There is a substantial disruption of immunization services. And we are extremely worried about this trend because this means that besides COVID-19 infections and its impact, there is a risk of increased mortality if children, particularly in poor households, do not receive life-saving vaccines on time.
Additionally, there is the risk of disease outbreaks. We have already seen that in DRC, there are fresh Ebola cases. There is a yellow fever outbreak that has claimed lives in Ethiopia. There is a meningitis outbreak in Ghana, and we suspect we will see many more polio and measles outbreaks happening in countries. So, what we are trying to do is to make sure that countries’ strategic preparedness and response plans focus on maintaining a set of essential health services, of which immunization is one.
There is new guidance that has been done on how immunization can be conducted and delivered in the midst of lockdowns and physical distancing measures. We are proactively working with countries to make sure that something as essential as immunization is not disrupted.
WSSCC: what role do you think the sanitation and hygiene sector should be playing right now?
Ms Gupta: Hygiene and sanitation are going to be critical to an effective response because they hold the key to people’s health in the face of this crisis. Emphasizing the importance of water, hygiene and sanitation has never been more important. This is also the time for us to appreciate the fact that while we are advising people to frequently wash their hands, there are some poor communities that do not have access to drinking water or any kind of water for washing or for their needs. A longer-term plan of action is needed to ensure that poor communities have access to water, sanitation and hygiene. These investments are critical to ensuring good health and well-being.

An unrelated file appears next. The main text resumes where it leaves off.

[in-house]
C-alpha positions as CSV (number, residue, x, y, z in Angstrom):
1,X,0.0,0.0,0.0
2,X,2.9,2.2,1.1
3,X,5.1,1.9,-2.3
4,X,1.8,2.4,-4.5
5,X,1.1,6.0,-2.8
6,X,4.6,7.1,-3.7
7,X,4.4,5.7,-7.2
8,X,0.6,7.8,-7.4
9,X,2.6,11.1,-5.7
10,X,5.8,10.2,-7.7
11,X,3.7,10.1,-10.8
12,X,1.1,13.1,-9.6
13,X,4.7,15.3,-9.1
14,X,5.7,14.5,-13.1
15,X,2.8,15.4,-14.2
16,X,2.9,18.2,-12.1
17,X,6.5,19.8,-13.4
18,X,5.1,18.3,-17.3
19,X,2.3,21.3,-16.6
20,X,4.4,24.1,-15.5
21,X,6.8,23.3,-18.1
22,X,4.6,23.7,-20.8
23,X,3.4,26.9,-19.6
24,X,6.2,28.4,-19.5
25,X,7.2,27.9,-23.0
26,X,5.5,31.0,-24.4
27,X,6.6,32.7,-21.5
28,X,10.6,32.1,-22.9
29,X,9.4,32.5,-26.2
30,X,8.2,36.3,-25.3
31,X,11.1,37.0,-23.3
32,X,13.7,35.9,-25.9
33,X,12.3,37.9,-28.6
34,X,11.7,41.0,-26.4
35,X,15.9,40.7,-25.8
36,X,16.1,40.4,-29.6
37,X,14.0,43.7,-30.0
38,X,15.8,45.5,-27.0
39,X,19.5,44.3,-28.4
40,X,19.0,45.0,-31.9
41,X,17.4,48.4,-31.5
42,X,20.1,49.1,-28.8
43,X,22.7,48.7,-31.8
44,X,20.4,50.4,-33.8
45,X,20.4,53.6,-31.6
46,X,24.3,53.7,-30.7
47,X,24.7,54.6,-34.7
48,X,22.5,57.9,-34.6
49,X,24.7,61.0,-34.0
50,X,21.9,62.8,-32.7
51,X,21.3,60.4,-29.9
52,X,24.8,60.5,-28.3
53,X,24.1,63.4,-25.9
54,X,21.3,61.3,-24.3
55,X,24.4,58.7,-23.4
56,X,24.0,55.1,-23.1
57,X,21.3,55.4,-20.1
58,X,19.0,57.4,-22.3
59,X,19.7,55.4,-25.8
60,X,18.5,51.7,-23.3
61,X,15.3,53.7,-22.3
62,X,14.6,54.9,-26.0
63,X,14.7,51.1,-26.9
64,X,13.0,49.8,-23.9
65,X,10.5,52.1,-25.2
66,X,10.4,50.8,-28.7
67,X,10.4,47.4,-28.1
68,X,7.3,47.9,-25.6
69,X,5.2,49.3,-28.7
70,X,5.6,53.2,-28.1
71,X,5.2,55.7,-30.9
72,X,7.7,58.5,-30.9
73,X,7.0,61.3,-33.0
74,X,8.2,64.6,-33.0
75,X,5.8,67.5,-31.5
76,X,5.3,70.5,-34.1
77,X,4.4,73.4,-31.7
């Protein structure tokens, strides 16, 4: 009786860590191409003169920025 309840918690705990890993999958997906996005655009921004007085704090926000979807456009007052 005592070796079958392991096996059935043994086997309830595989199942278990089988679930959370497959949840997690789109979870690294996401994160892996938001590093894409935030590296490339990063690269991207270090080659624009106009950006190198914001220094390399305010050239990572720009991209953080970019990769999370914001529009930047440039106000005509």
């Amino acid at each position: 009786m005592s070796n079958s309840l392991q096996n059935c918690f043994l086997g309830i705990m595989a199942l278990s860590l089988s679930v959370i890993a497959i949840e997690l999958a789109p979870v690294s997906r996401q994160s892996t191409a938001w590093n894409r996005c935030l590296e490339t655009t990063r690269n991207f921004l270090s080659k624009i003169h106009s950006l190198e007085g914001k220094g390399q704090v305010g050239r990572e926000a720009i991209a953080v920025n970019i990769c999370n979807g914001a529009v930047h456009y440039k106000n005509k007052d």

We need all of us to collectively start to prioritize attention and investments in essential life-saving services such as sanitation, hygiene, and water because, in the face of a pandemic, you suddenly cannot provide for these services if they do not pre-exist.